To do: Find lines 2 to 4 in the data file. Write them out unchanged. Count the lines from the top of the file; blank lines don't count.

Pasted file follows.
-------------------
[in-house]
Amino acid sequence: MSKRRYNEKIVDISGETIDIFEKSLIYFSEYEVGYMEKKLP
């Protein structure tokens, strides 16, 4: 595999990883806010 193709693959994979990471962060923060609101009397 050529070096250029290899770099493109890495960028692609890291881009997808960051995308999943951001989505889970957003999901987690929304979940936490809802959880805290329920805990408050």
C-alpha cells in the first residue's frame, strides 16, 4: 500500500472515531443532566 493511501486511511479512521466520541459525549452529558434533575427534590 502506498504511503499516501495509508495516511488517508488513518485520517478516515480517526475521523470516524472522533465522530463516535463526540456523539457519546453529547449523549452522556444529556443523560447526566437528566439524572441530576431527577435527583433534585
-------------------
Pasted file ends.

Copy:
Amino acid sequence: MSKRRYNEKIVDISGETIDIFEKSLIYFSEYEVGYMEKKLP
């Protein structure tokens, strides 16, 4: 595999990883806010 193709693959994979990471962060923060609101009397 050529070096250029290899770099493109890495960028692609890291881009997808960051995308999943951001989505889970957003999901987690929304979940936490809802959880805290329920805990408050």
C-alpha cells in the first residue's frame, strides 16, 4: 500500500472515531443532566 493511501486511511479512521466520541459525549452529558434533575427534590 502506498504511503499516501495509508495516511488517508488513518485520517478516515480517526475521523470516524472522533465522530463516535463526540456523539457519546453529547449523549452522556444529556443523560447526566437528566439524572441530576431527577435527583433534585